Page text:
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Turning an old table into a Korean-style grill table

Expert Grill Portable Charcoal Grill
A 14" grill is a perfect size for this project

BachelorontheCheap.com

Back in the day when in the Air Force and stationed at Osan Air Base, South Korea, one of my favorite things to do during my off-time was dine at the local restaurants.  Many of those restaurants featured grill tables, where diners cook the food!  In the middle of the table was a grill, usually propane, hot and ready for customers to use.  A server would bring whatever fresh meats, fish, veggies, etc., you ordered to the table, and with chopsticks in hand, you started grilling dinner, sitting in a comfortable chair, sipping on some Soju...  Life was good.

Having my own Korean-style grill table has been an "I want one" desire ever since, and I'm finally getting around to making that 'grill dream' a reality with a fun repurposing project.

Table, before grill installation
A Habitat ReStore table, with two coats of UV-resistant clear lacquer

I've shopped for grill tables in the past, but they can be pricey, starting at $500 and up for something decent!  Screw that, I can build something just as functional and looks good for far less.

As a charcoal grill enthusiast, my grill table features a charcoal grill, which delivers better flavor.  I initially thought about purchasing a Weber Smokey Joe portable grill in building my table.  Weber is a great brand, the grill size of 14", is perfect for this application, and the price tag of around $45 isn't bad.  But when in Walmart the other day picking up some potting soil, I found a 14" Expert Grill (Walmart's grilling brand) for a way cheaper price than a Weber and threw it in the cart.  For the table, I shopped online for outdoor tables, but decent ones start at $100.  I found a great table at the Habitat ReStore in Wichita, which will require some treatment to make it outdoor-worthy, but I can do that on the cheap.  Also on the materials list, an aluminum panel to handle the heat from the grill and prevent charring on the table's wood surface.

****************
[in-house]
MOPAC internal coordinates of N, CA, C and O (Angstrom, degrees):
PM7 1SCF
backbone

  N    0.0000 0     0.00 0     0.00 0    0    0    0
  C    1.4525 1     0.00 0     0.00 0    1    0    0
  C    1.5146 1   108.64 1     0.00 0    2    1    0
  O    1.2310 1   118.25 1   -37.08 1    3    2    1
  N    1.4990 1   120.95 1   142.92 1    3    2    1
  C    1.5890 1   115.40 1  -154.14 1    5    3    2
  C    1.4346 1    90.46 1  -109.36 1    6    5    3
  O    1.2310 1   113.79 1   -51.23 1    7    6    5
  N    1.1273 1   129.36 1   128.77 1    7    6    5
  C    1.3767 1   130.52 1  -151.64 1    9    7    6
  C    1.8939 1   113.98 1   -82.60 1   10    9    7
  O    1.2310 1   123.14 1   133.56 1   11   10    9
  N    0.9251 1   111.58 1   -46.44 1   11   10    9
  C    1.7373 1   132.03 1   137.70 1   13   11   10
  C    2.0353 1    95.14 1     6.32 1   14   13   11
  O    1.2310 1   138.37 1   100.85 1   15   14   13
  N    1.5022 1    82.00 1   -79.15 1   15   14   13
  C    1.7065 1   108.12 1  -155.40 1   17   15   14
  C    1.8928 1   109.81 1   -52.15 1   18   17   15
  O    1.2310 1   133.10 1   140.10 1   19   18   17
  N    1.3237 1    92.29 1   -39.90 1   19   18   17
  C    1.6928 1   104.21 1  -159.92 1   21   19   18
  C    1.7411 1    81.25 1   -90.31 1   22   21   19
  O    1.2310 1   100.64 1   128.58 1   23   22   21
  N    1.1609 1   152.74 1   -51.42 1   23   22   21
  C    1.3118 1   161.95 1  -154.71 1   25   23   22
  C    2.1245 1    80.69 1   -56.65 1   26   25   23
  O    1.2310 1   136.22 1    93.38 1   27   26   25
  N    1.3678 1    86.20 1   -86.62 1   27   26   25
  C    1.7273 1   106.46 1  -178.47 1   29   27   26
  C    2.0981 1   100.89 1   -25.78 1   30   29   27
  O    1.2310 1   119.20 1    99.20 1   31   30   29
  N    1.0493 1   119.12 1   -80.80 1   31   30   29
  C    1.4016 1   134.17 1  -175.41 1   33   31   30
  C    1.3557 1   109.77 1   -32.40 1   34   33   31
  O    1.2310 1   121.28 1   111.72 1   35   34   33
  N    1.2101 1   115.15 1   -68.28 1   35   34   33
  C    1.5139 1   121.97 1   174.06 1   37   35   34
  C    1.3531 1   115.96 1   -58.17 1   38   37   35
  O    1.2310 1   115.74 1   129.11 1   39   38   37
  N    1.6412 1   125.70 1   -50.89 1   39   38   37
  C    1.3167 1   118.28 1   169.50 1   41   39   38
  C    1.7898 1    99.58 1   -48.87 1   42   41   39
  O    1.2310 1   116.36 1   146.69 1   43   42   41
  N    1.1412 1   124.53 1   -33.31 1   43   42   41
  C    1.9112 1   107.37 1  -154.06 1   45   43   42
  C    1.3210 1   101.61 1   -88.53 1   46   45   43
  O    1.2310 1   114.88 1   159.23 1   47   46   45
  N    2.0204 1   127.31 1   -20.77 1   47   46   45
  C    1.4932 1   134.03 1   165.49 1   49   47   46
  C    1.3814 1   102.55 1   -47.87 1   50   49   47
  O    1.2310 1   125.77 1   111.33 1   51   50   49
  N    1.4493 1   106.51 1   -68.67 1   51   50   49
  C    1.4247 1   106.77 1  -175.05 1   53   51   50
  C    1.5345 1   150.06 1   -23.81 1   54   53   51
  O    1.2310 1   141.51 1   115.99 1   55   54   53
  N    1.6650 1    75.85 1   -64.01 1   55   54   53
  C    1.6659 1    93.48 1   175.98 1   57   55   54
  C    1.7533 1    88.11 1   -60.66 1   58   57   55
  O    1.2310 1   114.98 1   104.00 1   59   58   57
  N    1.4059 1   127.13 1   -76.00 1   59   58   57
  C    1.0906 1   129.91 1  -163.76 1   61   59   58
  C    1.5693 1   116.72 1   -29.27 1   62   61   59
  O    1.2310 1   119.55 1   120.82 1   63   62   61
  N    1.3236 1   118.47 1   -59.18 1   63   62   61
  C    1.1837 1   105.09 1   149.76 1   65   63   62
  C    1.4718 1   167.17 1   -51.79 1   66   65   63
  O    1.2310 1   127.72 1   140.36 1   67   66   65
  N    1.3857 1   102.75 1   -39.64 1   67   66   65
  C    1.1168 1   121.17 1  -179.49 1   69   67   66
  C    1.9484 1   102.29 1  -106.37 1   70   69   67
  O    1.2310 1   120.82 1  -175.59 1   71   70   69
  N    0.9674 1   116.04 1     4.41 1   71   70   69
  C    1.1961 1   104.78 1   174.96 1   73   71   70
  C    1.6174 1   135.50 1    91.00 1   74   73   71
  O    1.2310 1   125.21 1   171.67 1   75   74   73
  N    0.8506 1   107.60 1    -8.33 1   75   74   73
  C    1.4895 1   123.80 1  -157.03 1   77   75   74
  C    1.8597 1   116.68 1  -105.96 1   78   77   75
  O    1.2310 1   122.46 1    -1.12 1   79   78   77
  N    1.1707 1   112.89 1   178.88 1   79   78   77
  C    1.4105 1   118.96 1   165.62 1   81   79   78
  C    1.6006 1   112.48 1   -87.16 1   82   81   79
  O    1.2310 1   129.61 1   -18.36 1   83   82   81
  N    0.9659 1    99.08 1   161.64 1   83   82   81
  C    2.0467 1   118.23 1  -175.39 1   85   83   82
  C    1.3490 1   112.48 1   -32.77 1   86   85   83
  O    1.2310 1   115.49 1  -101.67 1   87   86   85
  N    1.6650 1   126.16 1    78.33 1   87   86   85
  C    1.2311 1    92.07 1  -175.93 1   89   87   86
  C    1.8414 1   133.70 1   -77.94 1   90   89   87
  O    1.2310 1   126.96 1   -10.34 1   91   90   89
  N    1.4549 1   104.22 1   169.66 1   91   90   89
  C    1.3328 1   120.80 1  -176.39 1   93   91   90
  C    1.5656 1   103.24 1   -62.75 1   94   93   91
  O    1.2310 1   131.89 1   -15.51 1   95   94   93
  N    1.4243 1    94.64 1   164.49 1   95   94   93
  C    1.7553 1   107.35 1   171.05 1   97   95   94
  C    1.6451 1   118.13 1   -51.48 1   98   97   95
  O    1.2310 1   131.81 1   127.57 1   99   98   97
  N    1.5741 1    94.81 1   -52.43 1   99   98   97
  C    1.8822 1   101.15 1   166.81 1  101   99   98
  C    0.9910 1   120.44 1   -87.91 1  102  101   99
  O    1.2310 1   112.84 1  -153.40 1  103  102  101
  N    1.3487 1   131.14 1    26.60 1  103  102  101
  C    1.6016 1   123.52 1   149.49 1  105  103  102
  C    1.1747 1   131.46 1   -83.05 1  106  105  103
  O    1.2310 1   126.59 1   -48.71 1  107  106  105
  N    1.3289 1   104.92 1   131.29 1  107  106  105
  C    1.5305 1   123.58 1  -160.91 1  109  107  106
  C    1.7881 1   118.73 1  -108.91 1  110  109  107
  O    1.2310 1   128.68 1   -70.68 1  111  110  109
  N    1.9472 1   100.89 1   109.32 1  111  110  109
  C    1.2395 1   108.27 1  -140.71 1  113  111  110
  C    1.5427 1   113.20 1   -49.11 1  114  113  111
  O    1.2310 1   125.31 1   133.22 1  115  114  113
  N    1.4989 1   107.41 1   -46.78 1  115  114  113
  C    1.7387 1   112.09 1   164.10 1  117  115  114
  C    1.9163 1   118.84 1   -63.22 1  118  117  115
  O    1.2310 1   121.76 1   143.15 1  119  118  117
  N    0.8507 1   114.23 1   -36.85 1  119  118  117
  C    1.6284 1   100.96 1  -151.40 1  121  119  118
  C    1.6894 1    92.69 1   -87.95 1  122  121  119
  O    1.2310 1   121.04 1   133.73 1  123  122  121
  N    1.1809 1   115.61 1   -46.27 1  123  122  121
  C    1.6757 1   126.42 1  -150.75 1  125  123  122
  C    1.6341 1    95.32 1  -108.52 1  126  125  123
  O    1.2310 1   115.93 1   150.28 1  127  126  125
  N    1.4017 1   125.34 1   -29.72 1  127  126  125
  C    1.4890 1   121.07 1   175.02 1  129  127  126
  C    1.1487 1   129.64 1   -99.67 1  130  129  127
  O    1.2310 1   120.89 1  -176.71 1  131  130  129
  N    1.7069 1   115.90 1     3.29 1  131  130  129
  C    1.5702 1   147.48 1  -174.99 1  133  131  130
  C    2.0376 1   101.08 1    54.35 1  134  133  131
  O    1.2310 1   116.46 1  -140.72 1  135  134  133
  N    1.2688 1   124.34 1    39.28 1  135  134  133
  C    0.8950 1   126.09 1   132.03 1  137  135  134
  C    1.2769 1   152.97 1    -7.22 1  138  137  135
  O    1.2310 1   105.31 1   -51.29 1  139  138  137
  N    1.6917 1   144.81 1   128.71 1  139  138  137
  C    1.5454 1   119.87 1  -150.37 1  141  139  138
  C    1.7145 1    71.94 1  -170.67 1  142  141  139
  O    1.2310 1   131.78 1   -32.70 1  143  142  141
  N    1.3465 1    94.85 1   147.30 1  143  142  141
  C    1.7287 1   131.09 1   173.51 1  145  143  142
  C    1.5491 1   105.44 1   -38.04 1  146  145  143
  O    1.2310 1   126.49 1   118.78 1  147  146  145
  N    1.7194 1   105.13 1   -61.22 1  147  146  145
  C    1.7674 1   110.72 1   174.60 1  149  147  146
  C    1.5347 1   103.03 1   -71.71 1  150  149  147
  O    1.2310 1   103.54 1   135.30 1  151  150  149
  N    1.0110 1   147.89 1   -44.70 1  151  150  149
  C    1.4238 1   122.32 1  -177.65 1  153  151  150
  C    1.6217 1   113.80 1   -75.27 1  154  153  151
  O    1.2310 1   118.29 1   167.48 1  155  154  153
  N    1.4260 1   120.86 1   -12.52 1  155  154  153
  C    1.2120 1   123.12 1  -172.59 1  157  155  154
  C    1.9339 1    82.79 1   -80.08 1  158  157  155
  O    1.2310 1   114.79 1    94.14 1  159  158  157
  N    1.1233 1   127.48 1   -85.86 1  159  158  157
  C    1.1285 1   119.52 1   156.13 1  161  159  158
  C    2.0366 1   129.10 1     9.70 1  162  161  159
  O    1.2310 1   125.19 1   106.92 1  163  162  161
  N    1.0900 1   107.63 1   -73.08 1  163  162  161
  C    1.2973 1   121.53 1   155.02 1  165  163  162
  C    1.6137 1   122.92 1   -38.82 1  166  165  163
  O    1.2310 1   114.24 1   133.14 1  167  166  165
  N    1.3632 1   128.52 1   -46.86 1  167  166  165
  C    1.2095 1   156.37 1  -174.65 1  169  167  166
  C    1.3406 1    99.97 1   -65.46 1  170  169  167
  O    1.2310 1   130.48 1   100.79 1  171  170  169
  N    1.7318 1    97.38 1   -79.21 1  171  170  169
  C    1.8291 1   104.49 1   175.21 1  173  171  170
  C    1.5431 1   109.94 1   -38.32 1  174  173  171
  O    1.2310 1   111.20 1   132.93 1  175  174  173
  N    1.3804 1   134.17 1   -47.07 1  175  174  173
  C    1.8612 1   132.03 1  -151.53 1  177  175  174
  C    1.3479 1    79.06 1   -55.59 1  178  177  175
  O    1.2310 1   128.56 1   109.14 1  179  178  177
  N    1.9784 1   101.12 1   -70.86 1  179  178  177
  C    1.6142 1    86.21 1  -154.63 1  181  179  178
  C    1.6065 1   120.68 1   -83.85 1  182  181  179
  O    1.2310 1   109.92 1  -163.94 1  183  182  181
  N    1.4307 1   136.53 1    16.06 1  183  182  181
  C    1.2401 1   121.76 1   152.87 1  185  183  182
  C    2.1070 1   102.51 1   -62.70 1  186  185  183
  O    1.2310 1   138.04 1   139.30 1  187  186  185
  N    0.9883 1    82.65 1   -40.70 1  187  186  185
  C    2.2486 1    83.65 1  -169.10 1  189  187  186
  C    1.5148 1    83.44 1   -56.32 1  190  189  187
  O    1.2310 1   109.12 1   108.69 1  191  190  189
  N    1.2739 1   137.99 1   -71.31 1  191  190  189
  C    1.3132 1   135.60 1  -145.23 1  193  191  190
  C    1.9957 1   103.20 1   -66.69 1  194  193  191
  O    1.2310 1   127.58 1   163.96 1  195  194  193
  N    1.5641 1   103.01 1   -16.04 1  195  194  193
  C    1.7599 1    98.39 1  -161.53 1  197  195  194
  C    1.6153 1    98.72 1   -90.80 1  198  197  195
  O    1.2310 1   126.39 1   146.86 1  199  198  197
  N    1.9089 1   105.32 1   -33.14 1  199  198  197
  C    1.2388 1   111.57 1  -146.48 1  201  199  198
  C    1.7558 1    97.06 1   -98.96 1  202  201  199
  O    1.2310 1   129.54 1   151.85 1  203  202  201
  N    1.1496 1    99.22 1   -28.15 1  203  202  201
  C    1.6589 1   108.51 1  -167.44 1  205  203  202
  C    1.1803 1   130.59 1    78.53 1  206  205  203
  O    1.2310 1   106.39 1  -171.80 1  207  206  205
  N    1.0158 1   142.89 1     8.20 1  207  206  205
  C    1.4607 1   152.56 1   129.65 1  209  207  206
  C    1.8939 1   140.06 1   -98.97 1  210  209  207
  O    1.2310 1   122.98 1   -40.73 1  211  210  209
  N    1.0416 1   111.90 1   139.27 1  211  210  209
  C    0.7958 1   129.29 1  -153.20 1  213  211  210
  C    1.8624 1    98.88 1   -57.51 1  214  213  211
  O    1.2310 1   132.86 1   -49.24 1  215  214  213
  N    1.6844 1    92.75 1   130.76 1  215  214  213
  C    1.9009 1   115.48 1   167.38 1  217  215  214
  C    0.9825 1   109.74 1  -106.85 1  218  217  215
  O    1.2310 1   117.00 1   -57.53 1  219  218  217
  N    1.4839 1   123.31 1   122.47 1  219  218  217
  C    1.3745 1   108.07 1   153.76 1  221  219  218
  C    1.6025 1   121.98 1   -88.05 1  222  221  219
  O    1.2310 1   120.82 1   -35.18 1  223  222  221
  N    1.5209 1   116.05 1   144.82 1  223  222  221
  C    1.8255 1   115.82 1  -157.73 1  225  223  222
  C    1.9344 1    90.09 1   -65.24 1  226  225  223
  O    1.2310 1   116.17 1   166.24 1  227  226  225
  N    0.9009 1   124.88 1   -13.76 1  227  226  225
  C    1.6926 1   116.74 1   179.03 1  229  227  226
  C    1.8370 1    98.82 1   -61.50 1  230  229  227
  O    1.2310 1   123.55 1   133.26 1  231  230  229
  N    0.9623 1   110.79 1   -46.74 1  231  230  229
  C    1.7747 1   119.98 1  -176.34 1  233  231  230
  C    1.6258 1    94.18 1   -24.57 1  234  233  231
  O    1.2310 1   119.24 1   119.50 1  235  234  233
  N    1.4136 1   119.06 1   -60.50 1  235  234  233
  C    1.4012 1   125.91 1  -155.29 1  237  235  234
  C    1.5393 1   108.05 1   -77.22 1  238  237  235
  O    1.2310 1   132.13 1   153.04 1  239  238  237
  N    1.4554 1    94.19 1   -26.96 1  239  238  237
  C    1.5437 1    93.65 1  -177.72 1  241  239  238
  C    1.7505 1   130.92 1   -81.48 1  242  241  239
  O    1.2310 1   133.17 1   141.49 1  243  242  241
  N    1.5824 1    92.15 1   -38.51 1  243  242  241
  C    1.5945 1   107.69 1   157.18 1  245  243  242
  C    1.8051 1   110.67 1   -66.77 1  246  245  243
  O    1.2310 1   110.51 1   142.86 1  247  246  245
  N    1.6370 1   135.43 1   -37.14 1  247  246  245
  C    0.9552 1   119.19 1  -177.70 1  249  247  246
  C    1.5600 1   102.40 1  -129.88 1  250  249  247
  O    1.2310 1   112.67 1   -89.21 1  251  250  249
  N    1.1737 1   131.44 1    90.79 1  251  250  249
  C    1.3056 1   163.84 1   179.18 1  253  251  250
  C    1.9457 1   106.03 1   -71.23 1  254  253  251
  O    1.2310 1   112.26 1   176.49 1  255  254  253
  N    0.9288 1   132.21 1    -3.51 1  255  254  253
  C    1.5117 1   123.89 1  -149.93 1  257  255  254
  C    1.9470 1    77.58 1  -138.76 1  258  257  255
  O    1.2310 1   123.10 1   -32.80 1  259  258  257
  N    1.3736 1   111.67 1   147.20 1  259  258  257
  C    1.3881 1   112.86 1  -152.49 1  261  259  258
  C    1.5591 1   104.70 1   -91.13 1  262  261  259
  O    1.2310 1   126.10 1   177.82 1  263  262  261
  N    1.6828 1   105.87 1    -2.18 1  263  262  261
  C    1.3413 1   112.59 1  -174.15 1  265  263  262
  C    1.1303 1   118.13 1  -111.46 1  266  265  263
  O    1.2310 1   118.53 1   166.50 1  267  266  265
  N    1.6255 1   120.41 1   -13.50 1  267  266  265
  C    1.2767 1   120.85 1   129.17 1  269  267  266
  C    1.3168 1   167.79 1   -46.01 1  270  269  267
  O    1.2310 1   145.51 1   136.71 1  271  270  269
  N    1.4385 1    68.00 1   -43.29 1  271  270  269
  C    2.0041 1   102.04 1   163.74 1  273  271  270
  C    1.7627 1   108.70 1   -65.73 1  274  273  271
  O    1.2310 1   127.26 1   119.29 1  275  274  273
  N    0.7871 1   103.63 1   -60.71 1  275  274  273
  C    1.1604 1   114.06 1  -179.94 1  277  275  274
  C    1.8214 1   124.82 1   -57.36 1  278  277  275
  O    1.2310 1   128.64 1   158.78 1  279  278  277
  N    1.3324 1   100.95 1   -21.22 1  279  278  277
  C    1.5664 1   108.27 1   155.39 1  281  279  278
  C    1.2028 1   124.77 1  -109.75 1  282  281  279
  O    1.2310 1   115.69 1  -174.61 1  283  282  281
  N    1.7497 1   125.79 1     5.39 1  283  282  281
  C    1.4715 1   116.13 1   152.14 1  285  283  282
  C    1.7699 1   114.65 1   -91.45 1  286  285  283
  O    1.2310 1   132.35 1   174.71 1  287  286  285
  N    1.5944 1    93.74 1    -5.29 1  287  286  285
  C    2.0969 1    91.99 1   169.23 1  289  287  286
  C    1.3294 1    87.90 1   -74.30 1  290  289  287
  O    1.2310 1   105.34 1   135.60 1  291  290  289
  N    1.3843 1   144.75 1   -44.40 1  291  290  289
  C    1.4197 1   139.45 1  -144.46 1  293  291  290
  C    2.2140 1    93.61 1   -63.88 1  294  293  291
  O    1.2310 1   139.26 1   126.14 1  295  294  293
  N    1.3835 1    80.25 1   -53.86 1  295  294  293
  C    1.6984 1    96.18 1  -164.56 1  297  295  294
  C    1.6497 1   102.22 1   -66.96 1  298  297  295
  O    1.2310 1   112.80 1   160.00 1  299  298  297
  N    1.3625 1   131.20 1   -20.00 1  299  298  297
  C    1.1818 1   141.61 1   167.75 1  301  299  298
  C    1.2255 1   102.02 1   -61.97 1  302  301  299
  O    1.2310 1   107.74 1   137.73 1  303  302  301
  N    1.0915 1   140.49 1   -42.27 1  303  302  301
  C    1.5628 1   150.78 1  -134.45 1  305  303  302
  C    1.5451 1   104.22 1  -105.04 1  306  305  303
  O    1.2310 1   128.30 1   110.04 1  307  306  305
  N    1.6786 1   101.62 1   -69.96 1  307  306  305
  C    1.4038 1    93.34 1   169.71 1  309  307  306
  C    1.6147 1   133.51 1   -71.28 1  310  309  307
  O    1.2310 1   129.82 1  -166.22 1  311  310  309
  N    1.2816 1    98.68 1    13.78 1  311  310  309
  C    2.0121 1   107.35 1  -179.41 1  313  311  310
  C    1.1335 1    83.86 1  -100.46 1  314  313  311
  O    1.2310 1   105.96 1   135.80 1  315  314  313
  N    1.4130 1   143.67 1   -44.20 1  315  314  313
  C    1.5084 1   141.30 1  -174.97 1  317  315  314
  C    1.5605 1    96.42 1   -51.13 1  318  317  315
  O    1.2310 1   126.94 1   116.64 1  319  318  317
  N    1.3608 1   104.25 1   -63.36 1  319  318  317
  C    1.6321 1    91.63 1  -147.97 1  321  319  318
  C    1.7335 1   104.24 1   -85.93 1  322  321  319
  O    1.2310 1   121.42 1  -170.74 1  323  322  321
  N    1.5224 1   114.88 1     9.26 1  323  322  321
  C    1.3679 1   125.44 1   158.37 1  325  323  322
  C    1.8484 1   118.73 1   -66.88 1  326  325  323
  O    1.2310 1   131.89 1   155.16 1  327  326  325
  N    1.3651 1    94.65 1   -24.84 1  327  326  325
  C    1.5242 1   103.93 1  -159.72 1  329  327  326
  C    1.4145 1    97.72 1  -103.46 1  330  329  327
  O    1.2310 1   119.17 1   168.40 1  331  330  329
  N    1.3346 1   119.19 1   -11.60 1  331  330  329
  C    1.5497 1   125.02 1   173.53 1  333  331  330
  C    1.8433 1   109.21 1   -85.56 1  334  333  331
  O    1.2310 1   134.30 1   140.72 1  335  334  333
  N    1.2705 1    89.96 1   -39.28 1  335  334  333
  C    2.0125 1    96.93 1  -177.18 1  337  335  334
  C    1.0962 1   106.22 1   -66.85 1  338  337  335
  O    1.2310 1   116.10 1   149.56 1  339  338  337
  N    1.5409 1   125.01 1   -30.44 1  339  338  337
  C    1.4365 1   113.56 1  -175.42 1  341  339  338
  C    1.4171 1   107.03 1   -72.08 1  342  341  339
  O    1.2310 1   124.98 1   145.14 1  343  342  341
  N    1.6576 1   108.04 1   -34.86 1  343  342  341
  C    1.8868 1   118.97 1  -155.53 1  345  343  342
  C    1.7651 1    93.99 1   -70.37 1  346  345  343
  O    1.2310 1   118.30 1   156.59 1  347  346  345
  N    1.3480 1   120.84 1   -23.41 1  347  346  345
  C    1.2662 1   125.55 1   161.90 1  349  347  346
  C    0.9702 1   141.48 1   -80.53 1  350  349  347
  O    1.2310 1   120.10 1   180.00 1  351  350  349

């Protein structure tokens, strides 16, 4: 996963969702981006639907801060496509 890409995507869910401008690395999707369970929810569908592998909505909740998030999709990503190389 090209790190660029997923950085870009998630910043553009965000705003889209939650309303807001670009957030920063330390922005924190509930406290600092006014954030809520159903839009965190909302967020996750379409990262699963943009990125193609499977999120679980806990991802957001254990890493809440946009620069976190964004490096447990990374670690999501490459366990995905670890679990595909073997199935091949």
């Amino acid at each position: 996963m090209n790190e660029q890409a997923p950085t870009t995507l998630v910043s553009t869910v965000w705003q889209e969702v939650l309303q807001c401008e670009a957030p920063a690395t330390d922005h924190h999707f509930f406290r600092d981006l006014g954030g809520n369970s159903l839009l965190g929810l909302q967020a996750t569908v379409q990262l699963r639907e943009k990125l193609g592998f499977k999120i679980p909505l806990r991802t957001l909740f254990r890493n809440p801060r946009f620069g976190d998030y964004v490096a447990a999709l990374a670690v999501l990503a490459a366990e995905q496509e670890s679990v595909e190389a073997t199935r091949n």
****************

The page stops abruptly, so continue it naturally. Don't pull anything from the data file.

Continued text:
Grill installed
An old hotel table repurposed into a Korean-style grill table

Putting the table together was pretty straightforward.  I assembled the grill, which took maybe ten minutes tops.  I put two coats of UV-resistant clear lacquer on the tabletop, also hitting the legs and underneath.  Getting coverage on the underside is important, as many traditional dining tables - and in this case an old hotel table - don't have a stained finish underneath, it's naked, unprotected wood.  That lacquer will keep the moisture out and that UV resistance will keep the sun's rays at bay, avoiding fading, cracking, and peeling.  After giving the table and that lacquer enough time to dry, I secured the aluminum panel and grill to the tabletop.  I had initially planned on cutting out a section of the tabletop (then lining the cutout with metal tape to prevent charring) to accommodate a Weber Smokey Joe, which has grill vents at the bottom of the kettle.  Visualize half the grill below the table, similar to an under-mount sink.  But the Expert Grill vents are center basin, so this particular grill model wouldn't have drafted properly in a cutout installation, I had to alter my plan.  A tabletop installation isn't quite as aesthetically pleasing, but since Korean-style grilling is fast, high-heat cooking anyway, the lid isn't used, so it's still low profile.  Aside from the waiting time for lacquer to dry, the actual labor time to put this table together was around 30 minutes.  Tip:  Pre-measure the area for the aluminum panel placement and mask it off before spraying the tabletop with the clear lacquer.  This will make final placement much easier and secure it to the surface a snap.   

Cost breakdown:

  • Table - $30 at the Habitat ReStore
  • Clear lacquer w/UV resistance - $10 at Ace Hardware
  • Aluminum sheeting, pre-cut panel - $10 at Ace Hardware
  • Portable Grill - $18 at Walmart (about $27 cheaper than a Weber Smokey Joe)
Korean-style grilling
Later tonight, grilling dinner at the dining table, sitting in a comfortable chair, sipping on some Soju...

Total Cost to repurpose an old hotel table and turn it into a Korean-style grill table:  $68

Next Project:  Building an 8'x8' pavilion so I can grill in the rain, an umbrella just won't do!

$pend Wisely My Friends...

~ Mike

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